How many of us would want to be part of a JiveWorld virtual party, each walking out of our own little VR booth when it's over, as opposed to attending a real one in Vegas?
Are there tasks and collaboration that happens digitally that couldn't happen face to face?
I don't know about digital vs. non-digital, but there is certainly a difference between synchronous and asynchronous. Asynchronous communication forms such as threaded discussions are more egalitarian because being text-based, they strip away much of the non-verbal personality traits of the contributors so that ideas presented are more obvious. There is less weight given to tone of voice, status, etc.
Another advantage of discussions over F2F is that you don't have to all be present at the same time to participate. The Jive Community is full of examples of conversations that have gone on for years. So the conversation persists and exists as a separate entity, even as participants come and go.
Finally, F2F meetings can be subject to what in academic jargon is known as production blocking, where some people tend to dominate the conversation because there can only be one person talking at a time. In a threaded discussion, everyone can communicate at the same time and there's no limit to the amount they can contribute.
But I still want to go to Vegas.
Having just completed a mostly online class at Northwestern, I'd like to echo Dennis's comments about asynchronous versus synchronous. For our team project, we did have a couple people who tended to dominate conversation. asynchronous would have helped that. And from that perspective, since we had to use Google Docs to accommodate one of the participants, I can say that inline comments don't facilitate conversation in the same way as a threaded conversation does. I think in a digital world, we are still finding our way in terms of workstyle and tools.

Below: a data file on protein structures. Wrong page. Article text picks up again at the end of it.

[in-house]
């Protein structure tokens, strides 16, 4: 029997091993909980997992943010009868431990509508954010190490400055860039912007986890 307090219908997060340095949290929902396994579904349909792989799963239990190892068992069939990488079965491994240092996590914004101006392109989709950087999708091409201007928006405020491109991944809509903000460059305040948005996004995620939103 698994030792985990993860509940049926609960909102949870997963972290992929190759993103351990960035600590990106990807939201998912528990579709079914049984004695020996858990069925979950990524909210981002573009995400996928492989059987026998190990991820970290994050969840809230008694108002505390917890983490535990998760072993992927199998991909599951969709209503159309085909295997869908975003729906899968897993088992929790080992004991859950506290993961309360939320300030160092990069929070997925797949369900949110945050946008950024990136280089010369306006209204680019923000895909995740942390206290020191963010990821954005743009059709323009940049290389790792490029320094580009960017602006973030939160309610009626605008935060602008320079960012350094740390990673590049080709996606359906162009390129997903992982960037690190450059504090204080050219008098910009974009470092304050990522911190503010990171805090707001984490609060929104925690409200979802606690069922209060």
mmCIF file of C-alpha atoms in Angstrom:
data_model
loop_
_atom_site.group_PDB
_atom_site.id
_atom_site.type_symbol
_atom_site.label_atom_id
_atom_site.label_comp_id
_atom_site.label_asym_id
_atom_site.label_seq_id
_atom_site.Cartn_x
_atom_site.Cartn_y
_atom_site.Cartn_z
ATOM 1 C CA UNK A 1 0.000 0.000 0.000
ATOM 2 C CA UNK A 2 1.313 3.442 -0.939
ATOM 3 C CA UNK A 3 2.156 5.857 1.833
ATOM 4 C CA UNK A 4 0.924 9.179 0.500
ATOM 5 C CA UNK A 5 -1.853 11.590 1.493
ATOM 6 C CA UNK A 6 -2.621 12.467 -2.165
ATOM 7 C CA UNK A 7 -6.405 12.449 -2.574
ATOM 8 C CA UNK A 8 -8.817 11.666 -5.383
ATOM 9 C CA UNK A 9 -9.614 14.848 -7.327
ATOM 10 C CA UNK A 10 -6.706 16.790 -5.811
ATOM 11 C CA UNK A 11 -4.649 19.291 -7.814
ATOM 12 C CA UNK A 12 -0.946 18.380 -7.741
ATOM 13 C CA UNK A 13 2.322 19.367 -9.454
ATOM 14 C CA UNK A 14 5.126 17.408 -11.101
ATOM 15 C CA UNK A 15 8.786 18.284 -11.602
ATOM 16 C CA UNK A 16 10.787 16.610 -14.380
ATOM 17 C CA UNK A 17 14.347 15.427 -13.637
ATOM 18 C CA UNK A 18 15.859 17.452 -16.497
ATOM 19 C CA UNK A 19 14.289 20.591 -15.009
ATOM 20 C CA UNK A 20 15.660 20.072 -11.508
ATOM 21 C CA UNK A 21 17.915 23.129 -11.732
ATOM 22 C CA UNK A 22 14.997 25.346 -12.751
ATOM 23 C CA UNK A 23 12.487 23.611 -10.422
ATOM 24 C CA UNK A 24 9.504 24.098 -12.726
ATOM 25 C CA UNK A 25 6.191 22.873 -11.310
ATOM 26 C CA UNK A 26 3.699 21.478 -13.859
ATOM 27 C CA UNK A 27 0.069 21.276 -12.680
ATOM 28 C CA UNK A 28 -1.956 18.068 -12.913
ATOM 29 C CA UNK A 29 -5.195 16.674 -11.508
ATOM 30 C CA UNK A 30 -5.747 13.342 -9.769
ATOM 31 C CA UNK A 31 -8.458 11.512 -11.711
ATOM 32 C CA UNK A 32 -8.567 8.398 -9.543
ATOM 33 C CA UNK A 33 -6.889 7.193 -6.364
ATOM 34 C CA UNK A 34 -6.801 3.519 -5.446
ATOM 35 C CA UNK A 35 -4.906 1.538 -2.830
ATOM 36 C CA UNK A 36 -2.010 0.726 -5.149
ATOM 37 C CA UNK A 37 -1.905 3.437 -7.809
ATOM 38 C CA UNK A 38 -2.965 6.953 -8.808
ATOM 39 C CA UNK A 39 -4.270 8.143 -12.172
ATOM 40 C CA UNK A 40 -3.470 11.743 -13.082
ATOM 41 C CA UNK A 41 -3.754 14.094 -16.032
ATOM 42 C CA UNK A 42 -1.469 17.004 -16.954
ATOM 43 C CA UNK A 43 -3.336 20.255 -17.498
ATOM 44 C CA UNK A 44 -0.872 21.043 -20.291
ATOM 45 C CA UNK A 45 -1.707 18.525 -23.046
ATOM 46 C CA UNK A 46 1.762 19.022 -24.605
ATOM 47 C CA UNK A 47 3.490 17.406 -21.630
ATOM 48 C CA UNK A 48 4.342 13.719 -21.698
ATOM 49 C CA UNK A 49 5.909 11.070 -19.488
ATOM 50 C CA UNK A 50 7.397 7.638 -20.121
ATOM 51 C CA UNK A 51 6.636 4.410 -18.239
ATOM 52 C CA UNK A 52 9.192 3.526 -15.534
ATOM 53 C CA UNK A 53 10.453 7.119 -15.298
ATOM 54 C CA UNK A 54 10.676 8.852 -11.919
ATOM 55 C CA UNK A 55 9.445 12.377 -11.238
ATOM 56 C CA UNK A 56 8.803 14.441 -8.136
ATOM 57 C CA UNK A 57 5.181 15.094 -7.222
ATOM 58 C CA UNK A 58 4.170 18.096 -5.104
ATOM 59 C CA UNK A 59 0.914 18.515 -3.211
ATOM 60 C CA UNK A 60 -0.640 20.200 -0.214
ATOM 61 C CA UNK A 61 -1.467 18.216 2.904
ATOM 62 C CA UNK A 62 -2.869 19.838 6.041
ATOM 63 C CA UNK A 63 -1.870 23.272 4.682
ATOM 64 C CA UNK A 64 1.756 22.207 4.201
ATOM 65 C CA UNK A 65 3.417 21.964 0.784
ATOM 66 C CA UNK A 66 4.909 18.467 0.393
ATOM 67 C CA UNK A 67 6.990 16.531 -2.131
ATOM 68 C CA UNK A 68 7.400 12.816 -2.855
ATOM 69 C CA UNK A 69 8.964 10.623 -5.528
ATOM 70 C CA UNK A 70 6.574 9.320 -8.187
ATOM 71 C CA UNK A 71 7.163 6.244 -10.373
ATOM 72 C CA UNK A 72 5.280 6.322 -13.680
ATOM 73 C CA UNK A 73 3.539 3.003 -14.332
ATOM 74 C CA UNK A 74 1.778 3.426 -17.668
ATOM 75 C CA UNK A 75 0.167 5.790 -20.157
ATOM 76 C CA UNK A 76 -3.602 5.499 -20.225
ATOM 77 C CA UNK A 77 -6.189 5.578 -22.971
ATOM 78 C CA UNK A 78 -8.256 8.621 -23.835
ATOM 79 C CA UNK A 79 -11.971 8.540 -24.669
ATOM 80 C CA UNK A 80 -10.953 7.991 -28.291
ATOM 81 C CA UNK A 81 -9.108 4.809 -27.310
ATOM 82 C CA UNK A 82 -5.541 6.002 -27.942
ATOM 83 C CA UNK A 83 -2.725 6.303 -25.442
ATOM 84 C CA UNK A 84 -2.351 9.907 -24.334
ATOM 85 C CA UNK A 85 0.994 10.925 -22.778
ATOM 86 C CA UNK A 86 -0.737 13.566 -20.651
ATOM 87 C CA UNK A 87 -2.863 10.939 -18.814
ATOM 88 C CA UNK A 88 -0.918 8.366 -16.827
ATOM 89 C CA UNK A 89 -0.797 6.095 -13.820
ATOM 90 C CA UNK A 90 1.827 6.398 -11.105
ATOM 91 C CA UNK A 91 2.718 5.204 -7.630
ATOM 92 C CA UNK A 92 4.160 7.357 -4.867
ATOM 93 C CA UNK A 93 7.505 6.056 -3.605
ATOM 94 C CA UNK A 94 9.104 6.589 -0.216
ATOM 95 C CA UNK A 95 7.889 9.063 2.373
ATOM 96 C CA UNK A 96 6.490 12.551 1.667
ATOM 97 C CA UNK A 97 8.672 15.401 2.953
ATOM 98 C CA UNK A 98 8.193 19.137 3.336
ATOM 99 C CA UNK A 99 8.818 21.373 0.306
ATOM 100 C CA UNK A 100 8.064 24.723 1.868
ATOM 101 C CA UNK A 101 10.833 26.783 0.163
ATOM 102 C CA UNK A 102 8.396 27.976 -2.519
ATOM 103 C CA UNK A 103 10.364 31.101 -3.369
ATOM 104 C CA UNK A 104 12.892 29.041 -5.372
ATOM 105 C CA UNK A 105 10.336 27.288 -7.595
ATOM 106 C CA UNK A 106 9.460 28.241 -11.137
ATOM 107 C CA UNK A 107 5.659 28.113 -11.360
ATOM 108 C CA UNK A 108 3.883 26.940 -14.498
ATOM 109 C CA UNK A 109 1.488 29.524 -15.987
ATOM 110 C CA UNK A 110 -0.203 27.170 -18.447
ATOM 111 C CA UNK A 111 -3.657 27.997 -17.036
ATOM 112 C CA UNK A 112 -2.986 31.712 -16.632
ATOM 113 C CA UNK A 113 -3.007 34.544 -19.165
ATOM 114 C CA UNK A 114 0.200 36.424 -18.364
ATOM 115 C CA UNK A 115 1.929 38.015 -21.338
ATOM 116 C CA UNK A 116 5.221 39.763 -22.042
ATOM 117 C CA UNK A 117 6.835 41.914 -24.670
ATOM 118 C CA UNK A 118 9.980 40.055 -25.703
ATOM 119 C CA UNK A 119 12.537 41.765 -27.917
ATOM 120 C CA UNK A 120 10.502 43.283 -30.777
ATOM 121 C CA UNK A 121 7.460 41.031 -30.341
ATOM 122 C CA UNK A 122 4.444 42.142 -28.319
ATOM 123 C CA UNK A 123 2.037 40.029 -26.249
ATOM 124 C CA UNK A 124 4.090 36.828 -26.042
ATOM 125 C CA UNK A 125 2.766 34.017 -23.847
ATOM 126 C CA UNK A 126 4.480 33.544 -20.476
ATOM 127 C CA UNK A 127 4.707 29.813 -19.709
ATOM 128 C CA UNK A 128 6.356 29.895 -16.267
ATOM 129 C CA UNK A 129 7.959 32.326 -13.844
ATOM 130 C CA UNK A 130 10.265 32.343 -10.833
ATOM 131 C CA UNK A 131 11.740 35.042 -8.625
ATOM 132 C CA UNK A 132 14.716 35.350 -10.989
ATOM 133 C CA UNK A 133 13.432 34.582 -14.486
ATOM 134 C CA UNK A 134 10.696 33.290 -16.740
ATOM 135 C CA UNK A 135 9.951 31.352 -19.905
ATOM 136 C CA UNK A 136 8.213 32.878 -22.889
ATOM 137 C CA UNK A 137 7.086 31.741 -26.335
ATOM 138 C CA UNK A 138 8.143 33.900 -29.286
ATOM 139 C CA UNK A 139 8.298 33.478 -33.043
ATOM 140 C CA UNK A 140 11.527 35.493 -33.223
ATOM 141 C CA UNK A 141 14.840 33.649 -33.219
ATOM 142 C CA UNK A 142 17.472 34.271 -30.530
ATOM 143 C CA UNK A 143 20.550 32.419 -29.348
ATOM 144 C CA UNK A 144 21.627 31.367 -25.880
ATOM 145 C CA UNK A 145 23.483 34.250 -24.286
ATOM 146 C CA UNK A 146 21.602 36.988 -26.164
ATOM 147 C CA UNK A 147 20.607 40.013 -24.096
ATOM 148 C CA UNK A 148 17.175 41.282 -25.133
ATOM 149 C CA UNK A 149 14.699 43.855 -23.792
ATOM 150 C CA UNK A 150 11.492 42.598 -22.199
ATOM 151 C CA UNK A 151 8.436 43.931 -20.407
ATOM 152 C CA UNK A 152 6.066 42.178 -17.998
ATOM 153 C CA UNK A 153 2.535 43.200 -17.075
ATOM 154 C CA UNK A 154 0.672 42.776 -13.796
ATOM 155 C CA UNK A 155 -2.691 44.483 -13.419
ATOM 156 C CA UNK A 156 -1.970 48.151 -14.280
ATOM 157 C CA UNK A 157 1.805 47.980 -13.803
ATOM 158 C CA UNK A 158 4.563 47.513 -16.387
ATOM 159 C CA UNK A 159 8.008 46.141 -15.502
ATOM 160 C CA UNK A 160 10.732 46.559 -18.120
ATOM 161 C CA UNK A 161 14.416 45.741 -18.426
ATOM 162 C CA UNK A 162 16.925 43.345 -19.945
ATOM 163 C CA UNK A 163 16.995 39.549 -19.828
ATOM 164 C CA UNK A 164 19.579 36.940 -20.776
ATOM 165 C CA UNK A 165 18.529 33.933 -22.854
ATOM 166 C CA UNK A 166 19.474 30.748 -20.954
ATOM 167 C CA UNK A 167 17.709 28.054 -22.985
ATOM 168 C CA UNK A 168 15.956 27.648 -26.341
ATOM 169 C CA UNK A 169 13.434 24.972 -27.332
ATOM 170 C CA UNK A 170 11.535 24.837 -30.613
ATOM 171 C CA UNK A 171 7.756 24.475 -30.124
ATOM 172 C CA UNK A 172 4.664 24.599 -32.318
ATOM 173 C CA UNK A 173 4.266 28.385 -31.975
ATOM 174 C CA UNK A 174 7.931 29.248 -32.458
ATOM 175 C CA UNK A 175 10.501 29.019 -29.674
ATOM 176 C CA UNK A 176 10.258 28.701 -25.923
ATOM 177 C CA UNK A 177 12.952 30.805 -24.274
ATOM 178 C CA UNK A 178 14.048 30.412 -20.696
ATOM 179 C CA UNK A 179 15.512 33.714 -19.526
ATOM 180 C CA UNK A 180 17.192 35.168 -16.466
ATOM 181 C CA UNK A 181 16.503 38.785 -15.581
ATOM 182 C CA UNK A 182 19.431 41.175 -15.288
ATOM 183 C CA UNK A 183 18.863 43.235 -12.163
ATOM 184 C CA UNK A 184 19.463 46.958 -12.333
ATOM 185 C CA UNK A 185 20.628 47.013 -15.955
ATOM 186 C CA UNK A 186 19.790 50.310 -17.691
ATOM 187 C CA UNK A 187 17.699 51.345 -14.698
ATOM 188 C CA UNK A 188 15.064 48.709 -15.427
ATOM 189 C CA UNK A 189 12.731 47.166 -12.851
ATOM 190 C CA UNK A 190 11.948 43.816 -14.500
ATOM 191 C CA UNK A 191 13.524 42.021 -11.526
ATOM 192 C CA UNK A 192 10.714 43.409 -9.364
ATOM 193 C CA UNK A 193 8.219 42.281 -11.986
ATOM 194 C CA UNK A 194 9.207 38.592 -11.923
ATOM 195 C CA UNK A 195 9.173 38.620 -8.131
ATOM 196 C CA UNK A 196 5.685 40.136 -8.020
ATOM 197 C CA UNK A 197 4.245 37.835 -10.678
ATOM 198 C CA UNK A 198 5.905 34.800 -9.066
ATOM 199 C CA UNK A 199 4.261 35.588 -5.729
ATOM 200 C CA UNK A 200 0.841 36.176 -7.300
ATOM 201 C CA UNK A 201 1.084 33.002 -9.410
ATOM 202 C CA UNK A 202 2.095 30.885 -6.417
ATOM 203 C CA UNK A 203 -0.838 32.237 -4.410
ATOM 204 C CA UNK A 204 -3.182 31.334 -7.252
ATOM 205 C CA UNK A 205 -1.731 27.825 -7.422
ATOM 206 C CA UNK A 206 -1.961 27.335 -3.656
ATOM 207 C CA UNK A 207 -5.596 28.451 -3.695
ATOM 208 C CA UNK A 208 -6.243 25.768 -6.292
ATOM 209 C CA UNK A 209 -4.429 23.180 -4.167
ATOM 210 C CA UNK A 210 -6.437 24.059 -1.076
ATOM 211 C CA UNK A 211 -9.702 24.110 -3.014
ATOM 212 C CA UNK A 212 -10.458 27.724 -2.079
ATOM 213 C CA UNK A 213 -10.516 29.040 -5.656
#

Another thing that can be facilitated better asynchronously is strong feelings. If you've ever been really upset or angry about something and written a letter to someone instead of confronting them directly, you understand this. When writing, you aren't having to face the other person and deal in the moment with all of your strong feelings. You can take time to make sure you convey your feelings in a way that the other person will "hear" and understand, and hopefully listen to with compassion instead of becoming defensive. Synchronously, that can be really hard to do effectively and both people need to be trying hard not to let emotions control the conversation.
Great question Brian.
I'd preface my answer by saying it simply depends upon the purpose and nature of the meeting. But, if the intent is anything other than purely transactional, I'm voting for face-to-face, on a ten year horizon anyway.
There's no doubt technology will advance much further, so interactions and communication will feel easier. But big unknown to me is the neurology? I'm a gen-xer that is about to breach the half-century! Based upon my life experience I know that the emotional resonance and, the transformational impacts which can occur in face-to-face dialogue are much less achievable in the digital space.
But will brain development and patterning in future generations mean that is no longer the case?